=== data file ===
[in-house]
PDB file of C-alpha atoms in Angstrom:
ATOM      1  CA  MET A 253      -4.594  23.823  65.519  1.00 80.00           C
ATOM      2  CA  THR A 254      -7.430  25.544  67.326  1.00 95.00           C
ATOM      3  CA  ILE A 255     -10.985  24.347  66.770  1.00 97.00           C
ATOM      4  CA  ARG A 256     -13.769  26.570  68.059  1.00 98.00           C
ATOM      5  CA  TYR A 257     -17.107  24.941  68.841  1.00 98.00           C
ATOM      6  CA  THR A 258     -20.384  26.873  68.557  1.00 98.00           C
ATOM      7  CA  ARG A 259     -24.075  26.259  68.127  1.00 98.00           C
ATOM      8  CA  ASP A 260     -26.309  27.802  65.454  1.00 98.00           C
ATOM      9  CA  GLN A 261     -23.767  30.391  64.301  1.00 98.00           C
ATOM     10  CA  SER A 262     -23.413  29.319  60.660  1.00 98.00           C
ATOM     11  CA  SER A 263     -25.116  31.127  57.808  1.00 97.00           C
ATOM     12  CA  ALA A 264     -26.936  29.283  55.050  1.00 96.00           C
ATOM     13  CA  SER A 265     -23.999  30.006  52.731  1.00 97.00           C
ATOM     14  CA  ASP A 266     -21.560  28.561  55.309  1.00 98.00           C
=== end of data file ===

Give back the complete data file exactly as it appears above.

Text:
[in-house]
PDB file of C-alpha atoms in Angstrom:
ATOM      1  CA  MET A 253      -4.594  23.823  65.519  1.00 80.00           C
ATOM      2  CA  THR A 254      -7.430  25.544  67.326  1.00 95.00           C
ATOM      3  CA  ILE A 255     -10.985  24.347  66.770  1.00 97.00           C
ATOM      4  CA  ARG A 256     -13.769  26.570  68.059  1.00 98.00           C
ATOM      5  CA  TYR A 257     -17.107  24.941  68.841  1.00 98.00           C
ATOM      6  CA  THR A 258     -20.384  26.873  68.557  1.00 98.00           C
ATOM      7  CA  ARG A 259     -24.075  26.259  68.127  1.00 98.00           C
ATOM      8  CA  ASP A 260     -26.309  27.802  65.454  1.00 98.00           C
ATOM      9  CA  GLN A 261     -23.767  30.391  64.301  1.00 98.00           C
ATOM     10  CA  SER A 262     -23.413  29.319  60.660  1.00 98.00           C
ATOM     11  CA  SER A 263     -25.116  31.127  57.808  1.00 97.00           C
ATOM     12  CA  ALA A 264     -26.936  29.283  55.050  1.00 96.00           C
ATOM     13  CA  SER A 265     -23.999  30.006  52.731  1.00 97.00           C
ATOM     14  CA  ASP A 266     -21.560  28.561  55.309  1.00 98.00           C